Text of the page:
The exhibition presents the roots of graffiti with photographs, films and works by field’s iconic names.

The second part of the show consists of works of art that feature the public space and its utilisation as a place for art. The American group Guerrilla Girls presents an installation of posters and videos that illustrates their campaigns over the past few decades combating inequality in the art world and society at large. Urban Space Occupation Kit by Otto Karvonen will give audiences a chance to appropriate a space for themselves. The exhibition also includes works from the HAM collection by artists whose first visual inspiration was graffiti.

The exhibition is curated by Heli Harni, Satu Oksanen and Sanna Tuulikangas from HAM. The exhibition architecture is designed by architect Tuomas Siitonen.

Never Going Home 2012, Full hd video, 33.30 min.

Sauli Sirviö & Johannes Rantapuska Useless Exercise 2016, interactive video installation with exercise bike and projector. Documentation by Maija Toivanen/HAM

Pyhä kaaos (A Holy Chaos)


Pyhä kaaos (A Holy Chaos), SIC

A liminal space is a kind of limbo between two states of being. Pyhä kaaos (A Holy Chaos) seeks out unknown futures, hiding spots, immersion, ruins and new traditions. If the system only offers strict roles, Pyhä kaaos begs to answer whether it is possible to get rid of them.

The human species daily evokes conflicting feelings that are hard to handle — it has enormous potential which is unfortunately wasted in spades on a daily basis. Man is self centered, arrogant, lazy, wasteful, unempathetic, aggressive and destructive — all the while backing up his actions with an incomprehensible array of fictitious justifications.

Then again, the spectrum of human life can be dazzling when viewed from a distance as a generalized mass — our travels across history are nothing short of heroic in this cold and empty universe.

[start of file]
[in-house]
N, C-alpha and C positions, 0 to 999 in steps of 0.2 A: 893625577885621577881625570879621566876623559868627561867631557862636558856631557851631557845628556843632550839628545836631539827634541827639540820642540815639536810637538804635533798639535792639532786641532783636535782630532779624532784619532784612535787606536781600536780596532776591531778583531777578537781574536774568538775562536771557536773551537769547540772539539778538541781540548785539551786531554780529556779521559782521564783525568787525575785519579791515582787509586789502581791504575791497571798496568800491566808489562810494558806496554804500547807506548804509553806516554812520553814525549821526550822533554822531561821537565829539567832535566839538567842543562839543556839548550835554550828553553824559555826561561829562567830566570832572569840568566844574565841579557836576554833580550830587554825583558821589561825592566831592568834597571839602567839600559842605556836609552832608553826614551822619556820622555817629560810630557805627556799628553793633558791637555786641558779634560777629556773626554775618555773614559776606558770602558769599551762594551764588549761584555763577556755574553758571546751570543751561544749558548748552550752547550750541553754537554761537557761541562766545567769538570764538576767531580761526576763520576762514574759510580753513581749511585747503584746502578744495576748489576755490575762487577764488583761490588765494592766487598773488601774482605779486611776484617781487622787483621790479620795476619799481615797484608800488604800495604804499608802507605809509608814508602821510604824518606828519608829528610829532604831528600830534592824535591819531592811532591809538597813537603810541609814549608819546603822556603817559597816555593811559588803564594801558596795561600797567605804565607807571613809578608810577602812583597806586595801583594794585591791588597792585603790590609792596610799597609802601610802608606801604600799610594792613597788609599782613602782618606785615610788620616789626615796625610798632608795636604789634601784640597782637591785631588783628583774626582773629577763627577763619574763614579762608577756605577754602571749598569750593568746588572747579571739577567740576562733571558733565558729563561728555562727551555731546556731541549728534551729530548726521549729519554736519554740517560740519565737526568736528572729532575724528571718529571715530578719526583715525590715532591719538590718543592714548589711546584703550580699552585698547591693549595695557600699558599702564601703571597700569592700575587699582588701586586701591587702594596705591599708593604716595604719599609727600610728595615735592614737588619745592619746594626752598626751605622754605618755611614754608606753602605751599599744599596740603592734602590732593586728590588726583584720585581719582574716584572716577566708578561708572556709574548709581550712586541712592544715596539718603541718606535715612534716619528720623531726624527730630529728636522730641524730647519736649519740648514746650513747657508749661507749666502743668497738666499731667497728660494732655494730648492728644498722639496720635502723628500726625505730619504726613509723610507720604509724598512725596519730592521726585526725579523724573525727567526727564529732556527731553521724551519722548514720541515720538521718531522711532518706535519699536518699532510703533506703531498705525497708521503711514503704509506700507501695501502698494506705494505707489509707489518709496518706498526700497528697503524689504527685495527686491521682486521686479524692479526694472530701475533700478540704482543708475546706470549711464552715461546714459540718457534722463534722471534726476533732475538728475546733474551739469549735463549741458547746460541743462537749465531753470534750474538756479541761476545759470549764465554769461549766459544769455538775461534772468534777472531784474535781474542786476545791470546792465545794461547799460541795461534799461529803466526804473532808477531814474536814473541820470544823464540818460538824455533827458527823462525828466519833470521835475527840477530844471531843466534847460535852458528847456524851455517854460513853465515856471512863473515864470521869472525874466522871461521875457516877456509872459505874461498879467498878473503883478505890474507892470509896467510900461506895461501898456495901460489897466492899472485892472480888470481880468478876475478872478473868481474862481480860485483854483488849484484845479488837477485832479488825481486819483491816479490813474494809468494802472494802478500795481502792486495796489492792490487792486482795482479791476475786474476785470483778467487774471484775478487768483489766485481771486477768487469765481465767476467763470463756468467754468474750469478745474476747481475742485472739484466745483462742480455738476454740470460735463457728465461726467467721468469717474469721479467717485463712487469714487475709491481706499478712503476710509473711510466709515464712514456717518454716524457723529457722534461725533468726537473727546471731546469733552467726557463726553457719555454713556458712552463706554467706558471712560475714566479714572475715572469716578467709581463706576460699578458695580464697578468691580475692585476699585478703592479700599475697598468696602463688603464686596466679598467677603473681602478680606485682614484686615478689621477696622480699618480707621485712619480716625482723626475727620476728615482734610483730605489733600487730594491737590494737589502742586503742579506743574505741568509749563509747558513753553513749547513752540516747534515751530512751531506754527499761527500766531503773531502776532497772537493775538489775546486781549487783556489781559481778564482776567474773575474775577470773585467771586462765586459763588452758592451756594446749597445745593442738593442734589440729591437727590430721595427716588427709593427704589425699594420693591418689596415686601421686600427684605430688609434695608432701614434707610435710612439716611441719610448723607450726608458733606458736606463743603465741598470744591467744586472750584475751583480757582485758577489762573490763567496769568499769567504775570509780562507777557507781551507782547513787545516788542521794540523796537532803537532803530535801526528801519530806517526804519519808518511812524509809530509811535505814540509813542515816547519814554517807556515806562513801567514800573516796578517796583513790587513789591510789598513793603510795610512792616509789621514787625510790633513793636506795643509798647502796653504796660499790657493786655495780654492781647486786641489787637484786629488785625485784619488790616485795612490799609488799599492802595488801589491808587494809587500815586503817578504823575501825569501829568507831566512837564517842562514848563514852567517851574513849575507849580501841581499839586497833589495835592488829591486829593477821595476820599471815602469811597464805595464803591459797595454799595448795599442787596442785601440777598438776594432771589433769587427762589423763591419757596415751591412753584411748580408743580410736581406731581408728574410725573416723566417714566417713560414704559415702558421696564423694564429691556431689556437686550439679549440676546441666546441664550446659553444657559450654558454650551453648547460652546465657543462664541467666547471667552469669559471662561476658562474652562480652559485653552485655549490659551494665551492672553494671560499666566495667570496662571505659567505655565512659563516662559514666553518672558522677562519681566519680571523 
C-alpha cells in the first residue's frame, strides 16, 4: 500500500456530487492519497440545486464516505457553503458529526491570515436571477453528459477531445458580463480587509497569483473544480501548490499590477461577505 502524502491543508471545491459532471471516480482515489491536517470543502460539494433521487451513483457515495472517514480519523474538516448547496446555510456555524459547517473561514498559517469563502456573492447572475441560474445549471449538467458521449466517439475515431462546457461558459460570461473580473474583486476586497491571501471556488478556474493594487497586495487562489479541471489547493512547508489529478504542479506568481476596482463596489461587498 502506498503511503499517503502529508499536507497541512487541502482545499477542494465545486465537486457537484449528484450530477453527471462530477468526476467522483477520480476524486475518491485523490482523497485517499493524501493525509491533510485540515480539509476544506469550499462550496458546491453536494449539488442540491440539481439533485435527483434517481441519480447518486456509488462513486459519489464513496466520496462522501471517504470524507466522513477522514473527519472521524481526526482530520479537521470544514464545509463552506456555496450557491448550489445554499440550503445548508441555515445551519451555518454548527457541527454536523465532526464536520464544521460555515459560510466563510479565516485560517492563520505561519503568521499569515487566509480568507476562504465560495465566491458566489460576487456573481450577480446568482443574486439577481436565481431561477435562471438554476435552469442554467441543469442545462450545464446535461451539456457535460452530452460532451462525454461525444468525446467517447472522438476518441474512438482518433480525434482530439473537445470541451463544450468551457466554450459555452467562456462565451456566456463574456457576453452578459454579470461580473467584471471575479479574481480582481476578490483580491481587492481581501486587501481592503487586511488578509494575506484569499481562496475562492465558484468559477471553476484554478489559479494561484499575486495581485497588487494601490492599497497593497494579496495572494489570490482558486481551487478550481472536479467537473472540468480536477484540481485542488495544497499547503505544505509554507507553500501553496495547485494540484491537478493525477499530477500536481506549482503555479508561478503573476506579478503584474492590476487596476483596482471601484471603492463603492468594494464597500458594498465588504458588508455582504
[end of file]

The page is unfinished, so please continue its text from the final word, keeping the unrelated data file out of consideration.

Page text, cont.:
At their finest, art and science help us understand humanity objectively, in more comprehensible fashion, sometimes even in the form of proper entertainment for the escapist in all of us.

In day-today life, the human individual is a hard mess to understand; moody, hard to interpret, dull, loud and sweaty. Then again, the human individual seems to flourish in a written fictitious state — delving into a well thought out fictitious world can easily make one lose track of time.

Thoroughly honed, distilled, well packaged and crystallized thoughts — be it books, articles, plays, exhibitions, recordings, concerts, movies or any other great works of art and science — are the epitome of humanity. One can experience many eras and time scales through such works — consuming and analyzing culture can be as addictive as any drug out there.

Pyhä kaaos is a part of the Helsinki University Art as a Work and Working Tool project, carried out together with Kiasma’s URB festival. The contents of the exhibition is gathered from material assembled by researchers and the workgroup.

Working group

Sauli Sirviö, Elina Izarra, Are Nikkinen, Niroz Haji, Sawuli, Iita Järn, Jani-Matti Salo, Mark Niskanen, Tomi Visakko, Liisa Raevaara, Marjo Savijärvi, Annika Turunen, Jonna Malaska, Katja Orpana, Laura Ihalainen

Supported by Kone Foundation.

Thank you: Koneen Säätiö, Museum of Impossible Forms/Ahmed Al-Nawas, Mikael Aaltonen, Niina Tervo, Arto Tommiska, Bogna Luiza Wisniewska
Documentation: Tuomas Linna

Alkumetreillä (2018) Publisher: Kiasma Theatre-URB Festival & Art as a Work and Working Tool project. Edited by Elina Izarra & Sauli Sirviö. Texts: Mikael Aaltonen, Elina Izarra, Sauli Sirviö, Marjo Savijärvi, Tomi Visakko. Graphic design: Rastapunka. Pictures: Veera Konsti, Kira Leskinen, Tuomas Linna, Susanna Kesänen, Liina Aalto-Setälä. Fonts: Mikko Varakas. Printed in Livonia Print, Latvia (200 copies).